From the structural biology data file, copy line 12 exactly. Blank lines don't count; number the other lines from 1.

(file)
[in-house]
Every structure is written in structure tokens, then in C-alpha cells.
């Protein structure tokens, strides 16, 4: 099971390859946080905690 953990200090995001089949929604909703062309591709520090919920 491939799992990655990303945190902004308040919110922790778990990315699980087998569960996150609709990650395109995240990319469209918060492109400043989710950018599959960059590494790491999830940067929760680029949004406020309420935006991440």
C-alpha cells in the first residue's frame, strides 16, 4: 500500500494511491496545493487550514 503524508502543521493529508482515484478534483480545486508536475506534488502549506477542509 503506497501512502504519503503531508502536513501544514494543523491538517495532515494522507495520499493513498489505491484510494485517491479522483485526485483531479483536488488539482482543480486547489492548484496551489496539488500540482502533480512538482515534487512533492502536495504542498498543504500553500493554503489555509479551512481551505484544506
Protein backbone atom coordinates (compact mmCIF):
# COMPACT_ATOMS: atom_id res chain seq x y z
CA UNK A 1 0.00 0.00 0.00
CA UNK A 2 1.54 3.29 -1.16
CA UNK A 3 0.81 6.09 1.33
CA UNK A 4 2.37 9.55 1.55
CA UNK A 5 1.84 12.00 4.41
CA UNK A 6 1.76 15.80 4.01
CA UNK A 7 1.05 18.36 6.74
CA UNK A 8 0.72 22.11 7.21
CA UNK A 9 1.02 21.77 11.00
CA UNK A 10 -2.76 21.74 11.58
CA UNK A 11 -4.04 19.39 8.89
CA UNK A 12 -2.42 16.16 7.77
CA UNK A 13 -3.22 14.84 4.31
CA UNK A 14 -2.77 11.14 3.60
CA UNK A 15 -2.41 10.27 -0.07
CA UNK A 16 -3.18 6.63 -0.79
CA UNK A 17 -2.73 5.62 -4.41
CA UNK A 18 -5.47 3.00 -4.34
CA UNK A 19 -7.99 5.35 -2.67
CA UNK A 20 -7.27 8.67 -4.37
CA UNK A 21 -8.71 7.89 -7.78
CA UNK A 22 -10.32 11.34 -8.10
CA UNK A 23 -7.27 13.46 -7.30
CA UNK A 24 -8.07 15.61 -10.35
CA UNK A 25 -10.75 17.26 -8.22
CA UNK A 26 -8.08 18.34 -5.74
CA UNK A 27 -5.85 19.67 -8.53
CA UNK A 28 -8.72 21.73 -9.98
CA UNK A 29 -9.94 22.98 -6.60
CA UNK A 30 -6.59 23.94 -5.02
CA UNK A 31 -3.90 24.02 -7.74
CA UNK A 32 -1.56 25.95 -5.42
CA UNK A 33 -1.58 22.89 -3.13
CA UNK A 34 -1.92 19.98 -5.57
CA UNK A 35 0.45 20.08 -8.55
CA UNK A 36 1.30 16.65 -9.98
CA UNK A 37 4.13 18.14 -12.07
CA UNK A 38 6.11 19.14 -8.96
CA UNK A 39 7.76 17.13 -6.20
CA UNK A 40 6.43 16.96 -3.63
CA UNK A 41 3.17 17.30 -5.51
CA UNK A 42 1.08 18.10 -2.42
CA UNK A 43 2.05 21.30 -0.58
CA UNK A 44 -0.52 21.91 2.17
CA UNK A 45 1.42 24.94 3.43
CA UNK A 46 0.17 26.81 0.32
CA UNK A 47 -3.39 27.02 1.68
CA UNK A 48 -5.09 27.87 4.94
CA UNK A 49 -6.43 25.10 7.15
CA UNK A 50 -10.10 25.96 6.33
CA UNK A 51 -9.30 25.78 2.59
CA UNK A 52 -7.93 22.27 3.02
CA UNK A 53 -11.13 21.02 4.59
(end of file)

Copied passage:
CA UNK A 6 1.76 15.80 4.01